The Lead Paint Blame Game

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Zaimah Abdul-Majeed (left) and her daughter Zoe, 5. Abdul-Majeed has sued two landlords because of elevated levels of lead found in Zoe's blood.

By Diane Jeanty and Scilla Alecci

Flint, Mich., put the spotlight back on lead poisoning in the U.S., but hundreds of children are still being poisoned each year in New York City, not because of lead in the water but because of lead paint. The city passed Local Law 1 in 2004 to hold landlords more accountable for such contamination — and the number of children poisoned each year has dropped by more than two thirds since then. But children like Zoe (above) still test positive for dangerous levels of lead every year. An investigation by WNYC and The Huffington Post reveals that some of the city’s worst landlords, known to officials, are issued hundreds of violations and repeatedly sued.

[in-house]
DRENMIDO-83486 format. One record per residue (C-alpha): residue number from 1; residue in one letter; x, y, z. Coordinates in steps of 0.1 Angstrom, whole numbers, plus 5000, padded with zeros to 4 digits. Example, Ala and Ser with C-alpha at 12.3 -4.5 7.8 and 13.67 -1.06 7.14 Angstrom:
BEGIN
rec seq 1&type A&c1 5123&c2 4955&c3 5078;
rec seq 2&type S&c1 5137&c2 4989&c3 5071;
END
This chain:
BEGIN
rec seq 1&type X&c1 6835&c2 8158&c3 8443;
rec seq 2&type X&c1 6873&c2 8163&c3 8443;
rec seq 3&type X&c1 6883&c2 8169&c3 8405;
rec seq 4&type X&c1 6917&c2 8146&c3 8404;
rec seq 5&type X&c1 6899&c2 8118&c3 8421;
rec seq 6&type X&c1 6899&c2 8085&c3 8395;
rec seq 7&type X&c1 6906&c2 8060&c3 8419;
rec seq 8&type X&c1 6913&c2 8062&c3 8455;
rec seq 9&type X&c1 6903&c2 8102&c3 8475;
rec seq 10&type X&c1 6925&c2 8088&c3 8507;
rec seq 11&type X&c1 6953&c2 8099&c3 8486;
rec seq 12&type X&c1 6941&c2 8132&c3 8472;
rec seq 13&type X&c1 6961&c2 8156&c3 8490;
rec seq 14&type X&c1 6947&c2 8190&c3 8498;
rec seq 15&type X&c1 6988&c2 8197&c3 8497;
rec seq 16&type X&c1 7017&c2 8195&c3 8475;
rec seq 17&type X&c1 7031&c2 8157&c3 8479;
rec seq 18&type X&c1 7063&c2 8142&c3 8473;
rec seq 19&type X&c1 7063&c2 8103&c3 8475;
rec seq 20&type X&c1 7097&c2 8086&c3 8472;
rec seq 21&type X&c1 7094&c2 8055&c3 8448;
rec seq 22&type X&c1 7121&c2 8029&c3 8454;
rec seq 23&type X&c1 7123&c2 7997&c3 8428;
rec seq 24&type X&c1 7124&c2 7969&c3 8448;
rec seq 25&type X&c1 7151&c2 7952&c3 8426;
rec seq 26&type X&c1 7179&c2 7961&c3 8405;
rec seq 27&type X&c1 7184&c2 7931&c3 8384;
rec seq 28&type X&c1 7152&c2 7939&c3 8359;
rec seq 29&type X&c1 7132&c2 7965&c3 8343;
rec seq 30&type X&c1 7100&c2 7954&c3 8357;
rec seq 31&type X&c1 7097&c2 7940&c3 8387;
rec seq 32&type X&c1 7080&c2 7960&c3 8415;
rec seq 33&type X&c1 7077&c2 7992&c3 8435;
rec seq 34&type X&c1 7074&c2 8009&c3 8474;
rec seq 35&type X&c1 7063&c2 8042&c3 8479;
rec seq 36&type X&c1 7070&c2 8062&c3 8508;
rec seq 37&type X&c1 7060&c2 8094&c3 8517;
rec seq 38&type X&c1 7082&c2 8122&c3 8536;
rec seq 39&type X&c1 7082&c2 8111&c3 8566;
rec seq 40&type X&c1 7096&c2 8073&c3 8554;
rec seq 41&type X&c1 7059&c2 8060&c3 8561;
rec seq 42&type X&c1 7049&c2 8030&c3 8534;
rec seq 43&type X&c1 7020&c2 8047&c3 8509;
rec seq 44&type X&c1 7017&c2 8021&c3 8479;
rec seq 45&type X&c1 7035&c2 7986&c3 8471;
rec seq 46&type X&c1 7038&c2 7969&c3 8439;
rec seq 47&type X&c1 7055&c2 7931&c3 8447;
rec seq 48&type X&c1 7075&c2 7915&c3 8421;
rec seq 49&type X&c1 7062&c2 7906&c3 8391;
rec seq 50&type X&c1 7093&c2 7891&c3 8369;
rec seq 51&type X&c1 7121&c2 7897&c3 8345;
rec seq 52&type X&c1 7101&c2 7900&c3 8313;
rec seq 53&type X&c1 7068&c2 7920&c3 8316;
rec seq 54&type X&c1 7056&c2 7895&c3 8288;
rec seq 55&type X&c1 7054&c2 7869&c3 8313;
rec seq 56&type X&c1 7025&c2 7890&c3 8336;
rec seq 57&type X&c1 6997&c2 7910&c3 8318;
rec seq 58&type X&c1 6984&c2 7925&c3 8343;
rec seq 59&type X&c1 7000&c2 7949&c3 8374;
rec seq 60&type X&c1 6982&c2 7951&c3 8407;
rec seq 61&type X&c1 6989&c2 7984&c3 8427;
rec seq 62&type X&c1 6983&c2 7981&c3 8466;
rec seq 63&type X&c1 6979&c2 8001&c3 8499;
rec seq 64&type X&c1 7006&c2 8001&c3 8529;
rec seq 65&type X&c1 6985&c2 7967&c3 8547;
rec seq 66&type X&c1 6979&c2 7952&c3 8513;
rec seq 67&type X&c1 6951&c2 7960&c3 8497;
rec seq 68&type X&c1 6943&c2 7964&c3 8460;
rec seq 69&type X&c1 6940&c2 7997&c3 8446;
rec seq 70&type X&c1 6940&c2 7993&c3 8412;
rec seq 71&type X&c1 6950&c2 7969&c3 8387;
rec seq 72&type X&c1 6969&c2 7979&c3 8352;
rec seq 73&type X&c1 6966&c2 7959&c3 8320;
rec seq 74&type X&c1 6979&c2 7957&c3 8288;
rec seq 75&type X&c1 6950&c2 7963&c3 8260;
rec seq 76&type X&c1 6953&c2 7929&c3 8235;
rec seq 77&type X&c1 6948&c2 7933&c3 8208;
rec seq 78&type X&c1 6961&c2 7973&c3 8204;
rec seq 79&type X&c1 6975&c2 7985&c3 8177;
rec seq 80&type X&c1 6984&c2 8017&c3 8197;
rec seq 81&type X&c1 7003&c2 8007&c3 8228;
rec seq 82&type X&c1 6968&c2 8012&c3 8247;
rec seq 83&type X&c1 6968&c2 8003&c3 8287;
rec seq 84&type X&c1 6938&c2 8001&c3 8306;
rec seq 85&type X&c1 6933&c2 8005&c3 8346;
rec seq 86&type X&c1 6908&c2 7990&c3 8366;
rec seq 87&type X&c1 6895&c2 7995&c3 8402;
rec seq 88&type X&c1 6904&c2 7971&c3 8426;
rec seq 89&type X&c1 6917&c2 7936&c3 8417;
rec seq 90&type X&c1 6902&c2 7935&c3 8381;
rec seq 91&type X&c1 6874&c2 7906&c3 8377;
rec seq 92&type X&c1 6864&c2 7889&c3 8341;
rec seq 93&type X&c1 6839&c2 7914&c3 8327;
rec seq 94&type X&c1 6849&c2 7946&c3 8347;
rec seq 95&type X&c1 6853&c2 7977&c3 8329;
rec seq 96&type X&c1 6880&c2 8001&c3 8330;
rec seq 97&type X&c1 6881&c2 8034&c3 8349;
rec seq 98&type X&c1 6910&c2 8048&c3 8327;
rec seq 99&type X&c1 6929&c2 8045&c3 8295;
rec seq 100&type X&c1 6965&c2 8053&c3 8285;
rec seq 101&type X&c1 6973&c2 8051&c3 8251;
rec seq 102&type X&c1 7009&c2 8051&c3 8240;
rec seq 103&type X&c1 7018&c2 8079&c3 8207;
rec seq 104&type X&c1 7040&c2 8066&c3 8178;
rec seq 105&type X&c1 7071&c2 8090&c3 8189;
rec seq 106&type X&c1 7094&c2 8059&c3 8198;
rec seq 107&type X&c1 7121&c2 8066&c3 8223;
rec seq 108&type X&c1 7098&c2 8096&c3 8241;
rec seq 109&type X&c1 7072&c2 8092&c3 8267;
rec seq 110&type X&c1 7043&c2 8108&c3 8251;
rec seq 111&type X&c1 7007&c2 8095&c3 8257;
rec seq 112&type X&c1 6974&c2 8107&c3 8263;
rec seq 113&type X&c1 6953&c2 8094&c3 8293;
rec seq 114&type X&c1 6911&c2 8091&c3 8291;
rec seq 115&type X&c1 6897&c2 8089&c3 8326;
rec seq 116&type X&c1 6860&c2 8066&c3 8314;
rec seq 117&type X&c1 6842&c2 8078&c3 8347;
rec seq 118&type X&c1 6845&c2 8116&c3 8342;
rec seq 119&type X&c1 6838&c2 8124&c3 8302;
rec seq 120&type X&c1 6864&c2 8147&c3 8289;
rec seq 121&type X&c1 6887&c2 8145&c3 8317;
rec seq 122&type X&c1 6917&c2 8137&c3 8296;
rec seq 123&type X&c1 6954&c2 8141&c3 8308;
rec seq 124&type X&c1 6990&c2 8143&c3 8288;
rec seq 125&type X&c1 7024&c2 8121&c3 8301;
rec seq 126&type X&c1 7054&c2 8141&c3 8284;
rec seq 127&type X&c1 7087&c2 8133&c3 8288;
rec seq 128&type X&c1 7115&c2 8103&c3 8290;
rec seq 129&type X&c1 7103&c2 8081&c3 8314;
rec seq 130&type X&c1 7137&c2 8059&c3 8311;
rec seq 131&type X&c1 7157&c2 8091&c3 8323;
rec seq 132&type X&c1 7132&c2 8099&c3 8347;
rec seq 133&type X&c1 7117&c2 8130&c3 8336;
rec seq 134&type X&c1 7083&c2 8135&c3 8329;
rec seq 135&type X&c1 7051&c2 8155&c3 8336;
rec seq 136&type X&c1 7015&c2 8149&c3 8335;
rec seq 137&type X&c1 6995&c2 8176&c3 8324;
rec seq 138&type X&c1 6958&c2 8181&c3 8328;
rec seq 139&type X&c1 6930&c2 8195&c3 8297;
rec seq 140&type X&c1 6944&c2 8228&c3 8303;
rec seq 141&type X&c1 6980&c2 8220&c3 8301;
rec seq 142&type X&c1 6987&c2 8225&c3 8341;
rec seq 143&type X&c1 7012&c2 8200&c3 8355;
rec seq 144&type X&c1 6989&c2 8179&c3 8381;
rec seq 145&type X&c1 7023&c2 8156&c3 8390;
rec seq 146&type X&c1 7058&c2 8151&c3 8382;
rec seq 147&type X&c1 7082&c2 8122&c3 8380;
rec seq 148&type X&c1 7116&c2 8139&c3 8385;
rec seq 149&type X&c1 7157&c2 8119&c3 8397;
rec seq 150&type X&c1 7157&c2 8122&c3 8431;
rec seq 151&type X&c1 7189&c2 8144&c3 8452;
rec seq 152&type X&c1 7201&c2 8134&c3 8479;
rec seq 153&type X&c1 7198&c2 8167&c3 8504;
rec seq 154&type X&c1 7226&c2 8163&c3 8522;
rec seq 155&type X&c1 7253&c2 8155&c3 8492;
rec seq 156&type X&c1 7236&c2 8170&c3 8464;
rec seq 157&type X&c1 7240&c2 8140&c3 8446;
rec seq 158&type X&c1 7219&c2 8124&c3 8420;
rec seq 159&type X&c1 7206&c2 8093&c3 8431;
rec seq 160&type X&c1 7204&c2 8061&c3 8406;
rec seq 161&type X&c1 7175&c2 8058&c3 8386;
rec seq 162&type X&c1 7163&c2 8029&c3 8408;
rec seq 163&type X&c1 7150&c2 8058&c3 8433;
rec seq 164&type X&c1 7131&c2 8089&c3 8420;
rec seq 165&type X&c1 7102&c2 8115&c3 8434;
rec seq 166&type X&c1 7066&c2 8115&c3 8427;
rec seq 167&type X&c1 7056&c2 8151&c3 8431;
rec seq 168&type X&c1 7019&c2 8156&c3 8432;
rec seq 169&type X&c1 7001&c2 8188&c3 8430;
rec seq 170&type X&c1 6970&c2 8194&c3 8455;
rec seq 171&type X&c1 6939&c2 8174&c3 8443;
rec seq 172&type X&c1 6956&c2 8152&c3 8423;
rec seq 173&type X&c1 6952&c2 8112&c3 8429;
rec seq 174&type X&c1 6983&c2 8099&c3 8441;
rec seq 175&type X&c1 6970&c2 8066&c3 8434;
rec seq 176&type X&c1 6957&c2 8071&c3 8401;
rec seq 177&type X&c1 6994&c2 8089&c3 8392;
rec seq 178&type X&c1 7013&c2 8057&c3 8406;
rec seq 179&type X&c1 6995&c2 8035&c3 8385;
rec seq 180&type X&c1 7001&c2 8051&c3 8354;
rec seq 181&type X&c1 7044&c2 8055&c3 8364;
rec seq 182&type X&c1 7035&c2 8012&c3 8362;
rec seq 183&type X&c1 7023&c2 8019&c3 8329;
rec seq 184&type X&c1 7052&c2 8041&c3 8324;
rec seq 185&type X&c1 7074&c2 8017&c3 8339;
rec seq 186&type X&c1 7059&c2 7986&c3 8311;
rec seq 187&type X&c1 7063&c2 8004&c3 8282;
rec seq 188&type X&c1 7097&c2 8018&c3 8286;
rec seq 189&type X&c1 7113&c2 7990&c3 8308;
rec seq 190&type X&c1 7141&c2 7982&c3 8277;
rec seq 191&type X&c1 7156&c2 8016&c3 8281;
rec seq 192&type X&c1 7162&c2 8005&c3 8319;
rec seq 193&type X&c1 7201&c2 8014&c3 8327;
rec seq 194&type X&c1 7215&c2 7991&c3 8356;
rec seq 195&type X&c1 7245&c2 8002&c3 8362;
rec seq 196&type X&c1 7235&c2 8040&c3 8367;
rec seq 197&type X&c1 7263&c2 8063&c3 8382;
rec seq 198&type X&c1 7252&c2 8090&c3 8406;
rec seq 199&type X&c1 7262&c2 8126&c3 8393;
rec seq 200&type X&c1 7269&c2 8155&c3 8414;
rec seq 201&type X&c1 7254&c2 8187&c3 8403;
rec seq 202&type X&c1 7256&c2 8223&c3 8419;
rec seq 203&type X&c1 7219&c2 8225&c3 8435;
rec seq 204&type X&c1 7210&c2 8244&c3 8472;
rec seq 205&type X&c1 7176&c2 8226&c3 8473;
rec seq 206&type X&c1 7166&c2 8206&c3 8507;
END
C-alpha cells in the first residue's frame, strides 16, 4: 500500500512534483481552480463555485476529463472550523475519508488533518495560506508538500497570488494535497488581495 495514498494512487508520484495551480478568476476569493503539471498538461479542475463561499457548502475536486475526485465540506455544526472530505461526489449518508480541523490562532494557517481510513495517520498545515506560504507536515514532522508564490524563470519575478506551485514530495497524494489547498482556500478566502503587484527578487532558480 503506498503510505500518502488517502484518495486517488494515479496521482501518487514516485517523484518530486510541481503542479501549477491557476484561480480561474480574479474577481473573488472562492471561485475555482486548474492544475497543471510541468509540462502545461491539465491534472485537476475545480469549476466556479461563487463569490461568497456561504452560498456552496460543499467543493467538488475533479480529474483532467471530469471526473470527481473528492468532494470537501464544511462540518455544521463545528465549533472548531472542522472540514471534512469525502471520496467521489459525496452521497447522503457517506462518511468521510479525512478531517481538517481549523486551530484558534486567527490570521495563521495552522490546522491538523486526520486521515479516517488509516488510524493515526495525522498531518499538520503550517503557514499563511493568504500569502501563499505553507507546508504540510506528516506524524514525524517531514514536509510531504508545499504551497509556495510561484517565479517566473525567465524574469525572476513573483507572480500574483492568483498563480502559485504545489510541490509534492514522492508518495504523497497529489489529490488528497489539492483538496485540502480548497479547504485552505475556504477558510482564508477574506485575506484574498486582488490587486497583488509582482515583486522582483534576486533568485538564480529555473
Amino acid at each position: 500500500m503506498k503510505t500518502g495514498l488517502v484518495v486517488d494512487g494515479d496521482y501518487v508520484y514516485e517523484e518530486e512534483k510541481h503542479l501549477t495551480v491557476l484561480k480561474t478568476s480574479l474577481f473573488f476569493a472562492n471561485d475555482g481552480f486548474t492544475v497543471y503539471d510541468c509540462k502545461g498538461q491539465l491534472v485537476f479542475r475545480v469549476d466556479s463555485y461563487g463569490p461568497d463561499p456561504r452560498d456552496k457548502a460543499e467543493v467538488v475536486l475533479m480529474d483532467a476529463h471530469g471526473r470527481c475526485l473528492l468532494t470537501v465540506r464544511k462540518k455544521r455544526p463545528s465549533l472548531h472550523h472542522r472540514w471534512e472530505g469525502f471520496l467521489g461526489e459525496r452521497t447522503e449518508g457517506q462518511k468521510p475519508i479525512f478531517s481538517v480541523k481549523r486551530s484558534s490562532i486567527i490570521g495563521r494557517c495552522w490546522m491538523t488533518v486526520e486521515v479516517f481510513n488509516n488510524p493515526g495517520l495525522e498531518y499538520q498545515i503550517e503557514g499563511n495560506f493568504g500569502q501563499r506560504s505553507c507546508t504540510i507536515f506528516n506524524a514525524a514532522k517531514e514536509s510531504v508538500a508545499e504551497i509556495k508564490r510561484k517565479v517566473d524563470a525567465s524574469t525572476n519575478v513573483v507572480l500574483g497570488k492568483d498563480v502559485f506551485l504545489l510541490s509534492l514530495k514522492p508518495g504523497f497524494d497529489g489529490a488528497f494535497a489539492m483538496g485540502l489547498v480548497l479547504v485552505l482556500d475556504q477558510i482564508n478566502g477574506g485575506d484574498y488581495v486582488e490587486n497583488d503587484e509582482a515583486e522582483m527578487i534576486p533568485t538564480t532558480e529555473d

The problem is found mostly in poor neighborhoods in the Bronx, upper Manhattan and Brooklyn, in buildings that have hundreds of other housing code violations. Who's to blame? You can listen to our story above and read more about it at The Huffington Post.